Universities cost money.  They need to hire highly qualified faculty, they need to provide financial support for talented students in financial need, the need to have high-quality facilities for research as well as for teaching.  Increasingly, they also need substantial administrative staff to provide quality assurance, accountability, public relations documents – all of which are designed to make sure they continue to benefit from adequate funding.  In the wealthiest countries of the world, the money comes from three sources:  the local or national government, the students themselves and philanthropic donors. Universities of the North have also opened branch campuses across the world, seeking to generate new sources of revenues.

 

Universities in the developing world are probably as varied as those in the developed world.  Yet, there is an argument to be made that many of these universities need adequate funding right now if they are ever to support national development and innovation agendas where these are most needed.  Their governments have fewer resources.  Their students are poorer and donors are rarer. Yet, it is hard to imagine sustainable development without increasing overall education levels and creating a pool of highly skilled human capital, country by country, across the world. Development requires innovation and innovation requires education.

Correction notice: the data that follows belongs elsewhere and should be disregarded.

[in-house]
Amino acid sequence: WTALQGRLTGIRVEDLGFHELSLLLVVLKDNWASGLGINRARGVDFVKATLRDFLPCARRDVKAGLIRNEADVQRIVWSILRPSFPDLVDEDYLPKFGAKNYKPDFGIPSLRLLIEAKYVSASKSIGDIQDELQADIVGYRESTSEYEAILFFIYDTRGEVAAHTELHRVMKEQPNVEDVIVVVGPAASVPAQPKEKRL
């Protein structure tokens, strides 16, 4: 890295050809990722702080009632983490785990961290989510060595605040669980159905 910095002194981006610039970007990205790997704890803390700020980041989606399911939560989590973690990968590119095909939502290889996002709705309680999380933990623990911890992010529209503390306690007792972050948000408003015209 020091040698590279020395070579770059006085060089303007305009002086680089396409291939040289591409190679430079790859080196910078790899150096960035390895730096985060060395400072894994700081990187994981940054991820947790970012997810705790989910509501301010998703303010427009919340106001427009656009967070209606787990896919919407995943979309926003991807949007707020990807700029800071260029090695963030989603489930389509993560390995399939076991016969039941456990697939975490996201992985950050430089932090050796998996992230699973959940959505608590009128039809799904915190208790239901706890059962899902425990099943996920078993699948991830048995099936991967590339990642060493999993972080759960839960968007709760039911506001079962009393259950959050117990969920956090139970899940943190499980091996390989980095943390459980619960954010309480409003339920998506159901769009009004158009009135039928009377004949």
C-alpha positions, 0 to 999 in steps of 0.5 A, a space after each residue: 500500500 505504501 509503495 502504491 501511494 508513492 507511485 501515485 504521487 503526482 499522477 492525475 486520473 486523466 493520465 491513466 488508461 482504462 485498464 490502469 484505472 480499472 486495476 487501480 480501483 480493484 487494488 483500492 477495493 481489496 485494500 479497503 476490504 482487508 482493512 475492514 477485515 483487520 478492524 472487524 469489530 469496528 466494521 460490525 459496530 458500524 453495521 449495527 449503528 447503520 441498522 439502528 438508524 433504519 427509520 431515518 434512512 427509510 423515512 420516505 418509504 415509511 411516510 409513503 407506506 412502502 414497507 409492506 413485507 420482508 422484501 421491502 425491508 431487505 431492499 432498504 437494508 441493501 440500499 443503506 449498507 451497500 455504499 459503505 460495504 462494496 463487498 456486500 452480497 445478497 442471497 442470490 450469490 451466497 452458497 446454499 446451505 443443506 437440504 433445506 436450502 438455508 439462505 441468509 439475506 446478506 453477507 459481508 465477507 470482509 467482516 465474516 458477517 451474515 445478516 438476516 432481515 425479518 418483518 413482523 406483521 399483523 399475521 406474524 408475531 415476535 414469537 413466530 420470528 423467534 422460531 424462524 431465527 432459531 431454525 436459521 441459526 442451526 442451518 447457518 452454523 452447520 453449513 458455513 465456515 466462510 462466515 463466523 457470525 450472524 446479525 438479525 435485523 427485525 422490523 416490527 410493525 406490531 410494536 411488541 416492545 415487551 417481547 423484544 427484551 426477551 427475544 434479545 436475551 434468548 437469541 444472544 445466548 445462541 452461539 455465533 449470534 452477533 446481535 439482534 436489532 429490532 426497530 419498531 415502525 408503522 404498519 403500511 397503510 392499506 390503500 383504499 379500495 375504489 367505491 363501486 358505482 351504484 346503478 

Innovation is closely tied to talent, to highly skilled people solving problems, creating new products and services and building a base for developing economies to be nimble, to be responsive, to be attentive to world trends.  In The Bahamas, the economy is driven by two industries: tourism and financial services.  Both are undergoing major changes as a consequence of trends and events far beyond the control of the national government. In both cases, there are efforts to create centres of excellence and innovation to support appropriate responses to these trends. These will require funding. Innovation is also important to the development of social policies that support poverty eradication and social cohesion.

 

We probably will not do more with less; but can we do differently? Can we help universities with a strong social responsibility agenda in their country and in their region, build a teaching and research agenda directly tied to national and regional issues of importance for sustainable development in that country and in that region?  Can we think of investment in universities in a developing context as akin to development of roads, of telecommunications, of renewable energy sources, of schools and hospitals – a main infrastructure of development and innovation?  Unless universities can play the role in the South they have so successfully played in the North, it is difficult to see how all countries will ever have fair access to peace, prosperity and sustainable development.

 

Janyne M. Hodder

Past President, The College of The Bahamas

Member, Administrative Board, International Association of Universities